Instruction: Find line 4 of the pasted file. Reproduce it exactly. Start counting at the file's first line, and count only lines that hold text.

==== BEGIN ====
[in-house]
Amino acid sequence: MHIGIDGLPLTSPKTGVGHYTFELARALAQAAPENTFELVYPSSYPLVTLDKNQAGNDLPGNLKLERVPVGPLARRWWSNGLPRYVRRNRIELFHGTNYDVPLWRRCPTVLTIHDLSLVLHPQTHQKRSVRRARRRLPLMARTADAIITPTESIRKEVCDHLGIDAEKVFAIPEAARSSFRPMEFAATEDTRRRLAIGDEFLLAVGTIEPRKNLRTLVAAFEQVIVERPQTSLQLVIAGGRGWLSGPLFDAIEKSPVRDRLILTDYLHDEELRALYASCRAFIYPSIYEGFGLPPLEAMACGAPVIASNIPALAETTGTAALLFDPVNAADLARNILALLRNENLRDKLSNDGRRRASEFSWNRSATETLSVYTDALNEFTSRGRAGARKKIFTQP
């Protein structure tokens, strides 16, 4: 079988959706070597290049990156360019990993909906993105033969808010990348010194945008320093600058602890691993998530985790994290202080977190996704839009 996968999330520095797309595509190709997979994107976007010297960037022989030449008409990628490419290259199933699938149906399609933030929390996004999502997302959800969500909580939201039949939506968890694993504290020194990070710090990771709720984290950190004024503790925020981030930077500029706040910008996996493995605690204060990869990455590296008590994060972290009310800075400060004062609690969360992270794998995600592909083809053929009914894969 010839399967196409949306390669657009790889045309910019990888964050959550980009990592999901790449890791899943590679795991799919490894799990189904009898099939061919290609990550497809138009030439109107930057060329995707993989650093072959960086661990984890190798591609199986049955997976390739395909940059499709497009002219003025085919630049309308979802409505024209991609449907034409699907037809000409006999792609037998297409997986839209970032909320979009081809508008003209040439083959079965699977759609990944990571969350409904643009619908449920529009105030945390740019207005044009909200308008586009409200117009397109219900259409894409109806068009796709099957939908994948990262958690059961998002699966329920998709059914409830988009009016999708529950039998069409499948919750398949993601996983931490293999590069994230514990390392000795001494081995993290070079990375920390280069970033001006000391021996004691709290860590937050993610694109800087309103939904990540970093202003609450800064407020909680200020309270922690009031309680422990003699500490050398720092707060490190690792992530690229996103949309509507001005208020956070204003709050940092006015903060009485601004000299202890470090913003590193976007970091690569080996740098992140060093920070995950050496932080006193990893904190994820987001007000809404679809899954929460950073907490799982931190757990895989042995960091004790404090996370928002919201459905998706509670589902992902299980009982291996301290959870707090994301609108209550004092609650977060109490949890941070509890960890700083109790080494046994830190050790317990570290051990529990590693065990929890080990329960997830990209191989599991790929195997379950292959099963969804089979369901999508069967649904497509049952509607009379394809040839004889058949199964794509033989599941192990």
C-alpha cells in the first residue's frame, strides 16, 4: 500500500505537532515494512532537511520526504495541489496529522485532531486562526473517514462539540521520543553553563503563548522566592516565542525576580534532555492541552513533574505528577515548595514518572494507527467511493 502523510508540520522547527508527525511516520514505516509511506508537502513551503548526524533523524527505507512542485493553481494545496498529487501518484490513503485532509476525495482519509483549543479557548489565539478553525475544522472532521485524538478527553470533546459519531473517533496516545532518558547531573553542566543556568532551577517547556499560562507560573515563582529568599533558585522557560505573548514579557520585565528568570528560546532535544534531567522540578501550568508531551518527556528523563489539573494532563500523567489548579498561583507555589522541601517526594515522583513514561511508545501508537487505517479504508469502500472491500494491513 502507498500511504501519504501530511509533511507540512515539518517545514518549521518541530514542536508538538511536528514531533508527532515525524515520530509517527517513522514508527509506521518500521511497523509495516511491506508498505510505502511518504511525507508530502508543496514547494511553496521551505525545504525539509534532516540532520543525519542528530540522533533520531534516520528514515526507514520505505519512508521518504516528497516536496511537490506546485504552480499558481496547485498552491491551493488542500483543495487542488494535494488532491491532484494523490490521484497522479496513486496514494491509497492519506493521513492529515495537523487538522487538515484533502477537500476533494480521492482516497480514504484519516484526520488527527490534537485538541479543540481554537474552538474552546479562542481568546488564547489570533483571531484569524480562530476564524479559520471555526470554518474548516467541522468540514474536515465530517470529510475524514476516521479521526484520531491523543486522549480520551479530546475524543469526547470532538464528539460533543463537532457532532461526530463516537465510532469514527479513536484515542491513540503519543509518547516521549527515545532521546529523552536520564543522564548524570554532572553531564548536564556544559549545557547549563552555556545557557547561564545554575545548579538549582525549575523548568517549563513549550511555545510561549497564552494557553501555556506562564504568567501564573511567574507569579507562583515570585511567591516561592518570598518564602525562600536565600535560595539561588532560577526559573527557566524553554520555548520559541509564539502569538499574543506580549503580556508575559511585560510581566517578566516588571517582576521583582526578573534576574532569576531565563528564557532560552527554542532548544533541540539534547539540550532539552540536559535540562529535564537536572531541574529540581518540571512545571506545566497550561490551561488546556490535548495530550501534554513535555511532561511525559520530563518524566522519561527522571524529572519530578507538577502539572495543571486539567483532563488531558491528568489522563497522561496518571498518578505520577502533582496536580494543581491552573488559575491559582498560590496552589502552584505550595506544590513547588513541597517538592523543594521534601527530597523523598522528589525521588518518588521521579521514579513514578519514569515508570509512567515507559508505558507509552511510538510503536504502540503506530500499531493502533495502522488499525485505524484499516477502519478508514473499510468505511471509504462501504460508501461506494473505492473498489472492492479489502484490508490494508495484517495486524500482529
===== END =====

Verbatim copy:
C-alpha cells in the first residue's frame, strides 16, 4: 500500500505537532515494512532537511520526504495541489496529522485532531486562526473517514462539540521520543553553563503563548522566592516565542525576580534532555492541552513533574505528577515548595514518572494507527467511493 502523510508540520522547527508527525511516520514505516509511506508537502513551503548526524533523524527505507512542485493553481494545496498529487501518484490513503485532509476525495482519509483549543479557548489565539478553525475544522472532521485524538478527553470533546459519531473517533496516545532518558547531573553542566543556568532551577517547556499560562507560573515563582529568599533558585522557560505573548514579557520585565528568570528560546532535544534531567522540578501550568508531551518527556528523563489539573494532563500523567489548579498561583507555589522541601517526594515522583513514561511508545501508537487505517479504508469502500472491500494491513 502507498500511504501519504501530511509533511507540512515539518517545514518549521518541530514542536508538538511536528514531533508527532515525524515520530509517527517513522514508527509506521518500521511497523509495516511491506508498505510505502511518504511525507508530502508543496514547494511553496521551505525545504525539509534532516540532520543525519542528530540522533533520531534516520528514515526507514520505505519512508521518504516528497516536496511537490506546485504552480499558481496547485498552491491551493488542500483543495487542488494535494488532491491532484494523490490521484497522479496513486496514494491509497492519506493521513492529515495537523487538522487538515484533502477537500476533494480521492482516497480514504484519516484526520488527527490534537485538541479543540481554537474552538474552546479562542481568546488564547489570533483571531484569524480562530476564524479559520471555526470554518474548516467541522468540514474536515465530517470529510475524514476516521479521526484520531491523543486522549480520551479530546475524543469526547470532538464528539460533543463537532457532532461526530463516537465510532469514527479513536484515542491513540503519543509518547516521549527515545532521546529523552536520564543522564548524570554532572553531564548536564556544559549545557547549563552555556545557557547561564545554575545548579538549582525549575523548568517549563513549550511555545510561549497564552494557553501555556506562564504568567501564573511567574507569579507562583515570585511567591516561592518570598518564602525562600536565600535560595539561588532560577526559573527557566524553554520555548520559541509564539502569538499574543506580549503580556508575559511585560510581566517578566516588571517582576521583582526578573534576574532569576531565563528564557532560552527554542532548544533541540539534547539540550532539552540536559535540562529535564537536572531541574529540581518540571512545571506545566497550561490551561488546556490535548495530550501534554513535555511532561511525559520530563518524566522519561527522571524529572519530578507538577502539572495543571486539567483532563488531558491528568489522563497522561496518571498518578505520577502533582496536580494543581491552573488559575491559582498560590496552589502552584505550595506544590513547588513541597517538592523543594521534601527530597523523598522528589525521588518518588521521579521514579513514578519514569515508570509512567515507559508505558507509552511510538510503536504502540503506530500499531493502533495502522488499525485505524484499516477502519478508514473499510468505511471509504462501504460508501461506494473505492473498489472492492479489502484490508490494508495484517495486524500482529